The sensitivity of all-sky searches for gravitational-wave pulsars is primarily limited by the finite availability of computing resources. Semicoherent searches are a widely-used method of maximizing sensitivity to gravitational-wave pulsars at fixed computing cost: the data from a gravitational-wave detector are partitioned into a number of segments, each segment is coherently analyzed, and the analysis results from each segment are summed together. The generation of template banks for the coherent analysis of each segment, and for the summation, requires knowledge of the metrics associated with the coherent and semicoherent parameter spaces respectively. We present a useful approximation to the semicoherent parameter-space metric, analogous to that presented in Wette and Prix [Phys. Rev. D 88, 123005 (2013)] for the coherent metric. The new semicoherent metric is compared to previous work in Pletsch [Phys. Rev. D 82, 042002 (2010)], and Brady and Creighton [Phys. Rev. D 61, 082001 (2000)]. We find that semicoherent all-sky searches require orders of magnitude more templates than previously predicted.

  10. Statistical 2D and 3D shape analysis using Non-Euclidean Metrics

    E-Print Network [OSTI]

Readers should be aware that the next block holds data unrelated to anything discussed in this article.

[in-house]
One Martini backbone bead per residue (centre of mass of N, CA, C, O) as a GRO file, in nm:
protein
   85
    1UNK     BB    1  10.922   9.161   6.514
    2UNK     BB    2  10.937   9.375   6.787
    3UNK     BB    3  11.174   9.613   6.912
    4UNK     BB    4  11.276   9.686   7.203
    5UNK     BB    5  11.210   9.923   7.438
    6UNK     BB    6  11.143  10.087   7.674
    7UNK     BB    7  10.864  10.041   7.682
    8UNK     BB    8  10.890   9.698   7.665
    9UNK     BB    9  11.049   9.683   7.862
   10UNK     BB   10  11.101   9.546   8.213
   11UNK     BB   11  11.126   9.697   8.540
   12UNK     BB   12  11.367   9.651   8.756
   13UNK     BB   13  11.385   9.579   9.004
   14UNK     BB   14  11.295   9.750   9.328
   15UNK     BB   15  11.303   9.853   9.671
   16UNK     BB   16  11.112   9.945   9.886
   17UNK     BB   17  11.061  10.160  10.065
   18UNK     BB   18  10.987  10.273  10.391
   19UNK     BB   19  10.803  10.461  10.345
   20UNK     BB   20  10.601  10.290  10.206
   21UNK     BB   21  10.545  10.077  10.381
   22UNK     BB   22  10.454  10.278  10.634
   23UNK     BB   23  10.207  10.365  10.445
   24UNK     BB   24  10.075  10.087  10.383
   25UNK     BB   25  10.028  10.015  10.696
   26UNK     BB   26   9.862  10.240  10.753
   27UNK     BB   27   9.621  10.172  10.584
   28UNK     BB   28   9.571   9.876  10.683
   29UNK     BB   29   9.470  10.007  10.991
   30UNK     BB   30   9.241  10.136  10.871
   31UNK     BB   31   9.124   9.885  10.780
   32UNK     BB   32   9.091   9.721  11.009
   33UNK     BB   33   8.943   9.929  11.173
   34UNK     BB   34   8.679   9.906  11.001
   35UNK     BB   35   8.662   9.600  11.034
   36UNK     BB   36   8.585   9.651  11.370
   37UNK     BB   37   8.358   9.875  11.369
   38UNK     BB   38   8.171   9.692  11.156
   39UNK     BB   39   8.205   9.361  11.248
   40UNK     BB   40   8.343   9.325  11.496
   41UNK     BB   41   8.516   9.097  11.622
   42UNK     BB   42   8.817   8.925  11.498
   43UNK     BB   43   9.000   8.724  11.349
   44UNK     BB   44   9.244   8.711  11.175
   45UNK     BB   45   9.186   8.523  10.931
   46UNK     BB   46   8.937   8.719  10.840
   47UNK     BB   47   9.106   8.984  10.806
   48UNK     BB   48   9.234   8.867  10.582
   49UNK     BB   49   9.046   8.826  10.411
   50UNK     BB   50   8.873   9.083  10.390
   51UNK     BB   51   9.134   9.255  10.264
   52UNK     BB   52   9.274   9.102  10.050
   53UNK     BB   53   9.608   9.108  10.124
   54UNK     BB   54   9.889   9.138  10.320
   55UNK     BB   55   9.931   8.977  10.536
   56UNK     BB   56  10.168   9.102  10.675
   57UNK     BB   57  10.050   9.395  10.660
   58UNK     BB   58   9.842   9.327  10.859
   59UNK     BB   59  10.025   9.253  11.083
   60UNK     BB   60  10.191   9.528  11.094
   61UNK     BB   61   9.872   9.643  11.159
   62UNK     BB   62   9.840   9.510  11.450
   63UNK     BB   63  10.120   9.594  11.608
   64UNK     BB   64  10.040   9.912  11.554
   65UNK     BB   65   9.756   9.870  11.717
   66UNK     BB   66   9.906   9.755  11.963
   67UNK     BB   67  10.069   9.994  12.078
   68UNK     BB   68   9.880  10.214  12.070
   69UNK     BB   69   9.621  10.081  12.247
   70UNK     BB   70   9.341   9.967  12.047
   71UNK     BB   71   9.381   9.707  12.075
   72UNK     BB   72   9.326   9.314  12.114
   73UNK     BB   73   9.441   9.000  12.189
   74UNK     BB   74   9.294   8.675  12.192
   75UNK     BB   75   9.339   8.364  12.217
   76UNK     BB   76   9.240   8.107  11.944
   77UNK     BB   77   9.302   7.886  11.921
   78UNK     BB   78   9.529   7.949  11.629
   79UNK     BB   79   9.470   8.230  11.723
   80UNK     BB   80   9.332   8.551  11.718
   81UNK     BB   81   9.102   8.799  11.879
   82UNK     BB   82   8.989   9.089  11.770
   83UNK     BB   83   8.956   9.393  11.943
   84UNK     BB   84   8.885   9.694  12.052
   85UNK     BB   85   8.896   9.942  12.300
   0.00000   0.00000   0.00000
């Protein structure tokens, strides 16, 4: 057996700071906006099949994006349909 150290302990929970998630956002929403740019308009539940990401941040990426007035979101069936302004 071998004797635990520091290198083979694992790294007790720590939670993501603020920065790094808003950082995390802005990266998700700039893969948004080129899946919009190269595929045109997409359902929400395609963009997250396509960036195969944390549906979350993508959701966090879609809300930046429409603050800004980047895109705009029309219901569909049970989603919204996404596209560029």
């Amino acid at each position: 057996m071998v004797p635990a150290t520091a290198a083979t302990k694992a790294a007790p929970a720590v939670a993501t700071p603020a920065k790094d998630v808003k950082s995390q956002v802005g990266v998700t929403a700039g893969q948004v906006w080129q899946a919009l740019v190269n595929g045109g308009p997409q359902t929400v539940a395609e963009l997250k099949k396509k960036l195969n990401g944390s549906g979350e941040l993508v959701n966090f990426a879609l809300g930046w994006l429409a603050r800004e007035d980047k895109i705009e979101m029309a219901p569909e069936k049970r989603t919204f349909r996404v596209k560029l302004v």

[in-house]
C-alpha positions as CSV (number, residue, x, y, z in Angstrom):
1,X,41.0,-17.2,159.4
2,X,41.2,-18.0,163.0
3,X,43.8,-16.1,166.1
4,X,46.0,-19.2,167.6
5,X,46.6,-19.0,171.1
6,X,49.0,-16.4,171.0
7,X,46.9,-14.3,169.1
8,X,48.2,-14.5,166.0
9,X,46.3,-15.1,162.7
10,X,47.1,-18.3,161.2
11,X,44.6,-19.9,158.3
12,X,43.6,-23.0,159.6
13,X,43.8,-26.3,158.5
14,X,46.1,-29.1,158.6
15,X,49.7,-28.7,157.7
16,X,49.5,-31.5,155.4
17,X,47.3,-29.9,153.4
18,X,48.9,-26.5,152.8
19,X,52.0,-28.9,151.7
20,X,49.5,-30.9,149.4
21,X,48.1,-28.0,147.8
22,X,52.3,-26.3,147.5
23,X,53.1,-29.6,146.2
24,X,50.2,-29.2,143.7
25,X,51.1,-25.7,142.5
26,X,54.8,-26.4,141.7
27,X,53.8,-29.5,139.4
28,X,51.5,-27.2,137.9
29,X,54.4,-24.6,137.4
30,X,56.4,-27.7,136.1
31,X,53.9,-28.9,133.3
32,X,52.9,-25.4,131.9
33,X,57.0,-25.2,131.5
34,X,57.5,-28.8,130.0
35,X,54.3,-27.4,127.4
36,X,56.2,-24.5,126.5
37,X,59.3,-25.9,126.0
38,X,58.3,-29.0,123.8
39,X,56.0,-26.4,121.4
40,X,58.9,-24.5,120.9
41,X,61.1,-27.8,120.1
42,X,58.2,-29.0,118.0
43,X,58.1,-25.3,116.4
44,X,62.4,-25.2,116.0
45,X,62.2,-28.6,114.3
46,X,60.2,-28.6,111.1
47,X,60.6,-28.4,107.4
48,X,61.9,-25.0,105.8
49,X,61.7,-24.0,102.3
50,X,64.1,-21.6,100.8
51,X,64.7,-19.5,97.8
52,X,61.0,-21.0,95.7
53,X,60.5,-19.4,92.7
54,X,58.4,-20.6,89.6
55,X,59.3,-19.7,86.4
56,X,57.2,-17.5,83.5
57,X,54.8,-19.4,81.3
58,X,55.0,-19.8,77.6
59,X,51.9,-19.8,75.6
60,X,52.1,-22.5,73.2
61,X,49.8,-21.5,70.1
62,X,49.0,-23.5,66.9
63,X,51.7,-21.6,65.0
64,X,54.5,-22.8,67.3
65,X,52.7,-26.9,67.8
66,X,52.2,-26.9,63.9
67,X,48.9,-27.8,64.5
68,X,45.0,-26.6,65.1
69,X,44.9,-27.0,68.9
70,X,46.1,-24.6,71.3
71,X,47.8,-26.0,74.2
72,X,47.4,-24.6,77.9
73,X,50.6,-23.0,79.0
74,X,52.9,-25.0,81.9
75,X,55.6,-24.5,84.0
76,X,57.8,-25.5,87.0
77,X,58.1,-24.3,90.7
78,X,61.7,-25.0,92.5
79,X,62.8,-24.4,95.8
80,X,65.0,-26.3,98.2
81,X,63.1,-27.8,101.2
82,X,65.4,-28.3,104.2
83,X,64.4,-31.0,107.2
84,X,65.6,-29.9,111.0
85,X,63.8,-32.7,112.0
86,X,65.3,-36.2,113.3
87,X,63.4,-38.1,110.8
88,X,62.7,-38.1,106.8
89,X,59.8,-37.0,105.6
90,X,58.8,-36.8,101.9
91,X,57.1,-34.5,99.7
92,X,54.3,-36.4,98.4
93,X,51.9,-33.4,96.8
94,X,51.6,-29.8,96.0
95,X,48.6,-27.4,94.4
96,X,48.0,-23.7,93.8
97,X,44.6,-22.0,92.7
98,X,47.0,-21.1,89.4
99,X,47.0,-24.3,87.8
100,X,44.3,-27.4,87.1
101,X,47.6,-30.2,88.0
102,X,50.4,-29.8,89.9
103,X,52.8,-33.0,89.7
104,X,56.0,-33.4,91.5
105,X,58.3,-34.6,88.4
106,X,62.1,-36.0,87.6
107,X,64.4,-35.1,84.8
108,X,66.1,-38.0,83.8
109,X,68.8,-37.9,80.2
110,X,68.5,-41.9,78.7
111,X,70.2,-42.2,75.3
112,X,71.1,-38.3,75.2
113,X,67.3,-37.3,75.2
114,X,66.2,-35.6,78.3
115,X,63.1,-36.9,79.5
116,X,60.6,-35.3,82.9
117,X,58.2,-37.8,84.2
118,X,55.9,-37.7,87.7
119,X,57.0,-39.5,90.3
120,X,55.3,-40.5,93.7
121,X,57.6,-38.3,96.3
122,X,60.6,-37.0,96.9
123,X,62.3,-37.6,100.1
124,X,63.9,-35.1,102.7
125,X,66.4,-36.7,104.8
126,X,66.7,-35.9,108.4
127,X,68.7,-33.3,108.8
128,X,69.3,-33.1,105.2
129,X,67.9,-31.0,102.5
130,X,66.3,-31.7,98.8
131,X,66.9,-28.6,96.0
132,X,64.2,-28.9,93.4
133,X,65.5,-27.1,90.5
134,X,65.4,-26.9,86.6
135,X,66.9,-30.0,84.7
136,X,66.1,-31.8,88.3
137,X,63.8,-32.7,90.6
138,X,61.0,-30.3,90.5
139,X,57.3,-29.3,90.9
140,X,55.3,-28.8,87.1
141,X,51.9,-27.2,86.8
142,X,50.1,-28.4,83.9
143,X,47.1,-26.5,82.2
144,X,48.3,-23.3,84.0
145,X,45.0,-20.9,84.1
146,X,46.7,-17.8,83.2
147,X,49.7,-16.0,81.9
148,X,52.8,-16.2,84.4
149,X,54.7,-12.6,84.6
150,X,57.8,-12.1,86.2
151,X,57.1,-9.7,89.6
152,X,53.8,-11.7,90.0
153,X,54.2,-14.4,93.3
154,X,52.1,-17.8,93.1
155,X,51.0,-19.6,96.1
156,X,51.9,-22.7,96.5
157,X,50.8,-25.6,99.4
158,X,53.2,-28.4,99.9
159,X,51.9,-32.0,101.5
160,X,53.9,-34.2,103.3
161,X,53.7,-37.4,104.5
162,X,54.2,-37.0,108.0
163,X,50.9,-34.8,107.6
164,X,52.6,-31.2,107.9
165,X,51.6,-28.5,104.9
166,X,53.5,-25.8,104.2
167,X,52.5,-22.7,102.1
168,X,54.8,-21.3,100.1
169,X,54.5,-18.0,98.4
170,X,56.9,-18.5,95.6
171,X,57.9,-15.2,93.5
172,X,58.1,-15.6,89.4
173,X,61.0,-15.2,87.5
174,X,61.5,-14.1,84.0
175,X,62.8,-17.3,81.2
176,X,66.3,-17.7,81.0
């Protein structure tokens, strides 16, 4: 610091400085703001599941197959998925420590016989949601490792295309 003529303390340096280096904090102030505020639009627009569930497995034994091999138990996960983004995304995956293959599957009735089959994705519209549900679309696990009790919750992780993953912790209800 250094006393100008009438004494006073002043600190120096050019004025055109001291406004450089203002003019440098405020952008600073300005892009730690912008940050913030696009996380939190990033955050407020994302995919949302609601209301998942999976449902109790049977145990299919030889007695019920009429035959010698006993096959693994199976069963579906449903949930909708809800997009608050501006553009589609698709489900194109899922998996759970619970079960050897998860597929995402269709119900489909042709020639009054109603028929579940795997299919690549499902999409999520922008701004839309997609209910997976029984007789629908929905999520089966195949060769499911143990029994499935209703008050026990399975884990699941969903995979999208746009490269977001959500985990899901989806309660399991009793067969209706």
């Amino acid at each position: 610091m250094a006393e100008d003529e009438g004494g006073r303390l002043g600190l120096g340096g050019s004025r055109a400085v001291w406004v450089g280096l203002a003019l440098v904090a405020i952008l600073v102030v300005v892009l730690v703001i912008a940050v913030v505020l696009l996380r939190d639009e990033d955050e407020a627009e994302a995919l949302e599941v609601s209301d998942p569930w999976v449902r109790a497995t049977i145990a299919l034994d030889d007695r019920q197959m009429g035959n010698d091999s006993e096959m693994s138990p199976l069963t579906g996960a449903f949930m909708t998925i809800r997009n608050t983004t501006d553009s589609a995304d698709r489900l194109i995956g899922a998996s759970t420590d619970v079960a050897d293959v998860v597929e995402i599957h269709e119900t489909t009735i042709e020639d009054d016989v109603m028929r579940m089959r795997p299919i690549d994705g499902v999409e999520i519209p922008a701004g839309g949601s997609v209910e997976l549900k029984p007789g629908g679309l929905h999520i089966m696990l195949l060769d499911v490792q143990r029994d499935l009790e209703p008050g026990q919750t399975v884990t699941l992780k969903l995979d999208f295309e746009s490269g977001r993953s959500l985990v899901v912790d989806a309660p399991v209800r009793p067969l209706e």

Richard Petersens Plads, Building 321, DK-2800 Kgs. Lyngby, Denmark {rl, kbh, proj76}@imm.dtu.dk, http For the analysis and interpretation of multivariate observations a standard meth- ods has been the application appearance models [6]. Bookstein proposed using bending energy and inverse bending energy as metrics

  11. Erice'2007 Defeng Sun 1 The Role of Metric Projectors in

    E-Print Network [OSTI]

    Sun, Defeng

    Erice'2007 Defeng Sun 1 ' & $ % The Role of Metric Projectors in Nonlinear Conic Optimization Defeng Sun Department of Mathematics National University of Singapore Republic of Singapore August 1, 2007 #12;Erice'2007 Defeng Sun 2 ' & $ % Let us consider the matrix correlation problem min 1 2 X - G 2

  12. Topic-Based Audience Metrics for Internet Marketing by Combining Ontologies and Output Page Mining

    E-Print Network [OSTI]

    Libre de Bruxelles, Université

    designers and Web de- velopers [19]. Summary reports like the number of visi- tors and the number of page metrics which should represent the Web site topics. Finally, we validate our approach with experiments by a FNRS Research Fel- low Grant. has most emerged in the corporate world. Web analytics fo- cuses

  13. Multidimensional metrics for estimating phage abundance, distribution, gene density, and sequence coverage in metagenomes

    SciTech Connect (OSTI)

    Aziz, Ramy K.; Dwivedi, Bhakti; Akhter, Sajia; Breitbart, Mya; Edwards, Robert A.

    2015-05-08